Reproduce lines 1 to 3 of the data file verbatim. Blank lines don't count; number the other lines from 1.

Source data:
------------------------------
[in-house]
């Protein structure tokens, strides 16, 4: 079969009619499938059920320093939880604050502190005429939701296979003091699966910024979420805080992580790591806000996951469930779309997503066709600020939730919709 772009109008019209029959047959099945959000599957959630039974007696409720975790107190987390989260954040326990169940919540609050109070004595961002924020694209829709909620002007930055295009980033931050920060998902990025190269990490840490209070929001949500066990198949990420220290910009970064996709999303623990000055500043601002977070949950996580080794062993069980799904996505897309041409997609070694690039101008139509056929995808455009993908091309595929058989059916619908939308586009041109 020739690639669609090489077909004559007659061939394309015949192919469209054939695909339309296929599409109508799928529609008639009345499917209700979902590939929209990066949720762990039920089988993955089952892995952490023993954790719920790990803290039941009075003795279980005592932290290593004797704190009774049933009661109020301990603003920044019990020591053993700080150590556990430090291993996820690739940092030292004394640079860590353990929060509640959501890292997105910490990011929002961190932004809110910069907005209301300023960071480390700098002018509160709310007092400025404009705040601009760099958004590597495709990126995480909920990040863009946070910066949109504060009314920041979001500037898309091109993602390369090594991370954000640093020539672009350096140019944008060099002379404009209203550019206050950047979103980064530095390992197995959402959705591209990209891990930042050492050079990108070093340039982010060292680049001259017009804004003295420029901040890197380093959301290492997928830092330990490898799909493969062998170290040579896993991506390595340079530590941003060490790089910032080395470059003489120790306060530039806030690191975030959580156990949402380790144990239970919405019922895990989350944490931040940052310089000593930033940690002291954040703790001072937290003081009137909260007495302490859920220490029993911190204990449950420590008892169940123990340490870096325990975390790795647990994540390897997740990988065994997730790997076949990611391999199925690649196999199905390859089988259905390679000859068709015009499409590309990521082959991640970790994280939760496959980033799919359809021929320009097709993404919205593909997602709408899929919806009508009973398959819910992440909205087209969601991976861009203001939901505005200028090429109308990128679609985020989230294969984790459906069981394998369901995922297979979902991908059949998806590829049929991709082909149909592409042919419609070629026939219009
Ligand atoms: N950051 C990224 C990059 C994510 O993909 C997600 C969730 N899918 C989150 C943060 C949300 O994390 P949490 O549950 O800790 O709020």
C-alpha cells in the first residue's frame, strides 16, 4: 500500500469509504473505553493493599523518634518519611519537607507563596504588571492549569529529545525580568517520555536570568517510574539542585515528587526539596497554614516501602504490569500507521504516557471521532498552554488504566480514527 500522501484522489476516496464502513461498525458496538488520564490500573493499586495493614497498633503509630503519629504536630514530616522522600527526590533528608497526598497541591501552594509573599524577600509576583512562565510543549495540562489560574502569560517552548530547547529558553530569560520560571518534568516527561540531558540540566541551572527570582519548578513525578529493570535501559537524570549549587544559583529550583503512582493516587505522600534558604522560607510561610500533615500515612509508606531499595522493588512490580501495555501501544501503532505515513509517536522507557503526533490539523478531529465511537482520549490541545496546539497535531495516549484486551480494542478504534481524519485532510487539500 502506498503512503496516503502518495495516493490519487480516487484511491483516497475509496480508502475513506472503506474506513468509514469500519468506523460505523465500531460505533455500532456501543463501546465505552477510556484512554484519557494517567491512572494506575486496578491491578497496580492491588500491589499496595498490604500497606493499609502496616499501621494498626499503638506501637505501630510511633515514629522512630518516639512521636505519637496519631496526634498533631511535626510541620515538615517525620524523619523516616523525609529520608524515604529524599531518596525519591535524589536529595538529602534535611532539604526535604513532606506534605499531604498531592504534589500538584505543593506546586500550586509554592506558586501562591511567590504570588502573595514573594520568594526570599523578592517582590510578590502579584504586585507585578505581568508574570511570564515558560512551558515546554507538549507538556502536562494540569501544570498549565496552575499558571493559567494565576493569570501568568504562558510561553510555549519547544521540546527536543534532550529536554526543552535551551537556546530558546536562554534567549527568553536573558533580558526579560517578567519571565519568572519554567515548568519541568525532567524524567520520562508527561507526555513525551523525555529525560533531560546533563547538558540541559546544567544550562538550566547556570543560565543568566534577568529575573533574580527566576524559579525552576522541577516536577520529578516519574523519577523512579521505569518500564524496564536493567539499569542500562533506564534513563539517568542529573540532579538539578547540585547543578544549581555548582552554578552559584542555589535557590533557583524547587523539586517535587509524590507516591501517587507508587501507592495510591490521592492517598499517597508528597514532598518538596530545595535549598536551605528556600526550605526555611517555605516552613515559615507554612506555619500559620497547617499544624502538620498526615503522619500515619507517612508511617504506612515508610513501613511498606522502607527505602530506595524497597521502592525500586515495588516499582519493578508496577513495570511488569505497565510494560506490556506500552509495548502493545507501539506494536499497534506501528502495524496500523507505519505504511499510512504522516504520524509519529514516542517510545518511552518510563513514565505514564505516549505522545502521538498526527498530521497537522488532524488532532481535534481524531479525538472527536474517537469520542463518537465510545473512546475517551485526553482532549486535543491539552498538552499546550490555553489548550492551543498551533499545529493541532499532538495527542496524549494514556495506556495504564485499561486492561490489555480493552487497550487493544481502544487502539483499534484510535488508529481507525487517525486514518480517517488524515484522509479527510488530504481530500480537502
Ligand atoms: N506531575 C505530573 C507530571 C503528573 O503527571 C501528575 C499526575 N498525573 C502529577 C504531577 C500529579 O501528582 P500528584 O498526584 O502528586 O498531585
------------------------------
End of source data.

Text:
[in-house]
């Protein structure tokens, strides 16, 4: 079969009619499938059920320093939880604050502190005429939701296979003091699966910024979420805080992580790591806000996951469930779309997503066709600020939730919709 772009109008019209029959047959099945959000599957959630039974007696409720975790107190987390989260954040326990169940919540609050109070004595961002924020694209829709909620002007930055295009980033931050920060998902990025190269990490840490209070929001949500066990198949990420220290910009970064996709999303623990000055500043601002977070949950996580080794062993069980799904996505897309041409997609070694690039101008139509056929995808455009993908091309595929058989059916619908939308586009041109 020739690639669609090489077909004559007659061939394309015949192919469209054939695909339309296929599409109508799928529609008639009345499917209700979902590939929209990066949720762990039920089988993955089952892995952490023993954790719920790990803290039941009075003795279980005592932290290593004797704190009774049933009661109020301990603003920044019990020591053993700080150590556990430090291993996820690739940092030292004394640079860590353990929060509640959501890292997105910490990011929002961190932004809110910069907005209301300023960071480390700098002018509160709310007092400025404009705040601009760099958004590597495709990126995480909920990040863009946070910066949109504060009314920041979001500037898309091109993602390369090594991370954000640093020539672009350096140019944008060099002379404009209203550019206050950047979103980064530095390992197995959402959705591209990209891990930042050492050079990108070093340039982010060292680049001259017009804004003295420029901040890197380093959301290492997928830092330990490898799909493969062998170290040579896993991506390595340079530590941003060490790089910032080395470059003489120790306060530039806030690191975030959580156990949402380790144990239970919405019922895990989350944490931040940052310089000593930033940690002291954040703790001072937290003081009137909260007495302490859920220490029993911190204990449950420590008892169940123990340490870096325990975390790795647990994540390897997740990988065994997730790997076949990611391999199925690649196999199905390859089988259905390679000859068709015009499409590309990521082959991640970790994280939760496959980033799919359809021929320009097709993404919205593909997602709408899929919806009508009973398959819910992440909205087209969601991976861009203001939901505005200028090429109308990128679609985020989230294969984790459906069981394998369901995922297979979902991908059949998806590829049929991709082909149909592409042919419609070629026939219009
Ligand atoms: N950051 C990224 C990059 C994510 O993909 C997600 C969730 N899918 C989150 C943060 C949300 O994390 P949490 O549950 O800790 O709020």